There were organized, equipped and trained ready for oversea service when the signing of the Armistice caused all shipments to stop, three veterinary hospitals, one base veterinary hospital, one corps mobile veterinary hospital, with personnel similar to units above mentioned, and one veterinary replacement unit, consisting of 40 officers and 200 enlisted men. There were also in process of organization at this time, but not completed, five veterinary hospitals, five corps mobile veterinary hospitals and two veterinary replacement units. Starting with absolutely nothing, not even a building, this record in not to be despised. There was time only, under this extreme emergency, to consider units, organizations and results, not individuals.
It is important to mention here, as is shown elsewhere, that while this aggregate of veterinary organization was being trained for oversea service, the General Staff of the expeditionary forces was making no corresponding effort to utilize them nor framing competent plans for their utilization. The staff of the A.E.F. was insisting upon making the veterinary service a kind of makeshift subsidiary interwoven with the remount branch of the Quartermaster Department, comparable to the horsemanship of the Spanish American War and Philippine Insurrection, the animals tragedies of which appeared to be unknown to the commanders.
Horseshoers School: In addition to the three schools organized and conducted by the Veterinary Corps and the veterinary section at Fort Riley there was a Horseshoers School at Camp Pike, organized and conducted by the Remount Department, but to which six veterinary officers, under the command of Captain A.O. Barber, a former quartermaster veterinarian, were constantly on duty and provided a considerable part of the instruction. It had under constant training, approximately 100 horseshoers. In addition to this, each auxiliary remount depot maintained a horseshoeing school in which a veterinary officer was an instructor.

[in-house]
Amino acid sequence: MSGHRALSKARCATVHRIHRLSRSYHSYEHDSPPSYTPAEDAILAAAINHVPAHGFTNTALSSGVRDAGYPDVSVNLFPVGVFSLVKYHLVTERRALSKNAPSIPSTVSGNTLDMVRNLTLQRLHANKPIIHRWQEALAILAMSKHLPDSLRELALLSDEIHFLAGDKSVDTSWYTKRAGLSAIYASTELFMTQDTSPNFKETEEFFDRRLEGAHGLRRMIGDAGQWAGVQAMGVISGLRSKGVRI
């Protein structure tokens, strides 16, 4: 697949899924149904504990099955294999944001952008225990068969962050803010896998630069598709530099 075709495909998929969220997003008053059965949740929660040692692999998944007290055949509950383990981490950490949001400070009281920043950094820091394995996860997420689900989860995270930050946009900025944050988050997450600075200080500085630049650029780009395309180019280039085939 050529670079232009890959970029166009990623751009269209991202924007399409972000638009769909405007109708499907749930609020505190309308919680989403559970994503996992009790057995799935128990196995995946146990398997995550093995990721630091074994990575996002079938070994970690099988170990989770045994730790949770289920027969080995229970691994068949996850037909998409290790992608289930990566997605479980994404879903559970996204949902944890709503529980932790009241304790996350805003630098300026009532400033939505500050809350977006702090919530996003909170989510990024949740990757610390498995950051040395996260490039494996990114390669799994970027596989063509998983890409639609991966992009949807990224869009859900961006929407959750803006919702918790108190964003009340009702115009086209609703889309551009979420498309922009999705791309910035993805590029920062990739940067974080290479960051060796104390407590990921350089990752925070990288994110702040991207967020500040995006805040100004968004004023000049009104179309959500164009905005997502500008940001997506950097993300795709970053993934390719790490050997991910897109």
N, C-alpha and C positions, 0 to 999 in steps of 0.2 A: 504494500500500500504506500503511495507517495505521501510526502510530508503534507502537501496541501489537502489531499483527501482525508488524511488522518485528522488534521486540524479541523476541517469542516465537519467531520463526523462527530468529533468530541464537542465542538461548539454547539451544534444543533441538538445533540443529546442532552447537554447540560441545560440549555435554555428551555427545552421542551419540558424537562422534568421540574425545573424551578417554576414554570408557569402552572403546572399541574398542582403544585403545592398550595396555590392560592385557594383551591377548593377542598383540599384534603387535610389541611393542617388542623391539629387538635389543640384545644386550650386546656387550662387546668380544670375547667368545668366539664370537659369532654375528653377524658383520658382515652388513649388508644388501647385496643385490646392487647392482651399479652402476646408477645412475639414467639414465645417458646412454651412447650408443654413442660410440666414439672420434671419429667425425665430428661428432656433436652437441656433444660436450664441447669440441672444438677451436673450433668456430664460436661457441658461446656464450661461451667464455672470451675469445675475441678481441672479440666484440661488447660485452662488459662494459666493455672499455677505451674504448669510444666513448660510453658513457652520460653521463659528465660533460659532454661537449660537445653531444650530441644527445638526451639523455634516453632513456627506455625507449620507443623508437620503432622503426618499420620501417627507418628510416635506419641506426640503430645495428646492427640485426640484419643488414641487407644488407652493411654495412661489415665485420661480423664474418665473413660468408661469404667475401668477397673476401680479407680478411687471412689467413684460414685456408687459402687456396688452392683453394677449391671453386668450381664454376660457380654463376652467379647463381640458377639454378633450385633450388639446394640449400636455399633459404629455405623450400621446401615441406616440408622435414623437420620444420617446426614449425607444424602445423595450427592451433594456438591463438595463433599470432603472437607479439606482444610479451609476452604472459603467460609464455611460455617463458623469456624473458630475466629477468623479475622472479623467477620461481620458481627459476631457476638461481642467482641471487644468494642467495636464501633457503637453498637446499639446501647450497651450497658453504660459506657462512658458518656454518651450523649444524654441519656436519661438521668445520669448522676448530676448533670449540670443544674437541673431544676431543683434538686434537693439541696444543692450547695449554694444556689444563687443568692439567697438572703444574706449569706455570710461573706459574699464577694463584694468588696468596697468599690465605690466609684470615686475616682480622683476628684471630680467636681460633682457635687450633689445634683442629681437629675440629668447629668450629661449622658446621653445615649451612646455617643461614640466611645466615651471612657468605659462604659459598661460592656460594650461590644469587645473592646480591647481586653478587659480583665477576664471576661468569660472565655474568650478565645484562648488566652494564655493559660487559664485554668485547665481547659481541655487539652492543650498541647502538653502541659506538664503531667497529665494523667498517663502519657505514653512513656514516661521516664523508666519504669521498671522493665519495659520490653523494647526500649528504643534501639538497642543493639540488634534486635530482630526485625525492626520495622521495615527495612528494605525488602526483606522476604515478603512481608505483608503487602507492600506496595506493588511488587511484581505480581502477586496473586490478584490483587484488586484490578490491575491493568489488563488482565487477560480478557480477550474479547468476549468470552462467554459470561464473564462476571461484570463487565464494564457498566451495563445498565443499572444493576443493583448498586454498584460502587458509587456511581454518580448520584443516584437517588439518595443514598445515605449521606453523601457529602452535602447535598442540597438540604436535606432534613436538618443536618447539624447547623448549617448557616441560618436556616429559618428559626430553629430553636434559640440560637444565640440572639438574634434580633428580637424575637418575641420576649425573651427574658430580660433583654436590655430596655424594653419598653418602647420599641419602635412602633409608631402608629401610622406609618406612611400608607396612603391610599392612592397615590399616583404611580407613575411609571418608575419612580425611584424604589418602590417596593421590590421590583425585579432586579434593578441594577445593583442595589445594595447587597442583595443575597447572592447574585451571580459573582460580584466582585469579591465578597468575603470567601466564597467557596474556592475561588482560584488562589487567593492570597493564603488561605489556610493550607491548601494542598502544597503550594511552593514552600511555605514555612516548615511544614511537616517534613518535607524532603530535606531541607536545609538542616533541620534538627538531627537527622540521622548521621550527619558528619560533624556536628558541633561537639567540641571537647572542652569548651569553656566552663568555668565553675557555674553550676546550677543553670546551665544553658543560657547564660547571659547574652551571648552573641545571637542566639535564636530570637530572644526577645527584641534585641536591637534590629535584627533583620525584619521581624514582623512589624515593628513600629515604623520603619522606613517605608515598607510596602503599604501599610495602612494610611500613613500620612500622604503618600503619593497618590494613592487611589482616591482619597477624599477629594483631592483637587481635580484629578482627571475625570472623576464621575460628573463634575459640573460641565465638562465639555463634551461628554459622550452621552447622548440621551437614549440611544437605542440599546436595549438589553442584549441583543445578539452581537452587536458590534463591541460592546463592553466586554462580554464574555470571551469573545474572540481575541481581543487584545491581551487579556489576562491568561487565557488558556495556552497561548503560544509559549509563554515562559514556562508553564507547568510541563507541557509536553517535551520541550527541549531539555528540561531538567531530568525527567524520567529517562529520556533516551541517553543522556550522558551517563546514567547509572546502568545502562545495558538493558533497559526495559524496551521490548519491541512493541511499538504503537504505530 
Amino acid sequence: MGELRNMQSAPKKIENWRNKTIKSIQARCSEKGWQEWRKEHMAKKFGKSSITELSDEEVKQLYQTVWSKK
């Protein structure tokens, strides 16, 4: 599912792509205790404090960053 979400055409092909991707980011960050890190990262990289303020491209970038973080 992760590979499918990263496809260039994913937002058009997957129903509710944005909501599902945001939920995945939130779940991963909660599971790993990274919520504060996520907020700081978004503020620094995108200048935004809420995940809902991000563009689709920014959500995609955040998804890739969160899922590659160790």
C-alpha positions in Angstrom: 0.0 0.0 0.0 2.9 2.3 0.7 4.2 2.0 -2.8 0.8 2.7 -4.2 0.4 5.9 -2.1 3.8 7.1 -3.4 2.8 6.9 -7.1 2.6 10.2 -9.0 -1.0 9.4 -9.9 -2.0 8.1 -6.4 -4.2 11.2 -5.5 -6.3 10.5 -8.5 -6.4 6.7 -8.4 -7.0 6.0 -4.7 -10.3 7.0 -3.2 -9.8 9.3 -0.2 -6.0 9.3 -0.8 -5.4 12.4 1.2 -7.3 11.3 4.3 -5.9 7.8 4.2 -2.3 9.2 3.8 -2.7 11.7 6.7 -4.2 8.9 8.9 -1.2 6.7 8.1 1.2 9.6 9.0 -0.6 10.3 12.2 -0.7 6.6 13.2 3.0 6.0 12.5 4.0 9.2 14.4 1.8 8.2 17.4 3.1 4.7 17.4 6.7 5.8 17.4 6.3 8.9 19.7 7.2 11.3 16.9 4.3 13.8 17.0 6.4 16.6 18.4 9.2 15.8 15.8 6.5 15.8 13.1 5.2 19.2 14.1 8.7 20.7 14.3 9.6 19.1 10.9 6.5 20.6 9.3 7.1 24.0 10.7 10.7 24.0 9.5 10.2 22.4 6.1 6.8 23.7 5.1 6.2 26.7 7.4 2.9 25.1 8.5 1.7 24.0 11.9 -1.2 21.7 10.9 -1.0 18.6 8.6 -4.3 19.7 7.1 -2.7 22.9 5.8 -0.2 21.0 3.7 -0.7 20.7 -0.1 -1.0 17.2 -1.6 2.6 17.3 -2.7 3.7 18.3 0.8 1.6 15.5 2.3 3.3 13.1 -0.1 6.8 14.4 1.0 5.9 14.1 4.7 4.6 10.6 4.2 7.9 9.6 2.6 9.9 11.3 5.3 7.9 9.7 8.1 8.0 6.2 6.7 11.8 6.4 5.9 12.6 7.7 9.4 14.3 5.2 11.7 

END OF REPORT
LT. WALTER CLINTON BURKHART V.C. CAMP LEE
This is the paperwork of 2nd Lt. Walter Clinton Burkhart of the Veterinary Corps he was stationed at Camp Lee Veterinary Training School
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U.S. ARMY VETERINARY CORPS HISTORICAL PRESERVATION GROUP
Motto: “Illic est Vires in Numerus” There is Strength in Numbers
“Working Hard to Preserve Our Country’s History wherever it is being lost”
U.S. Army Veterinary Corps Historical Preservation Group is a group of individuals that are concerned about the preservation of the History of the Veterinary Corps, Remount Service and Cavalry or wherever our country’s history is being lost in conjunction with our beloved “Horse and Mule”. There is no cost to join and membership is for life. We believe by uniting together in numbers we will be a more powerful force to be heard. Our membership list is private and only used to contact our members. Email us and become a member.
FACEBOOK: U.S. Army Veterinary Corps Historical Preservation Group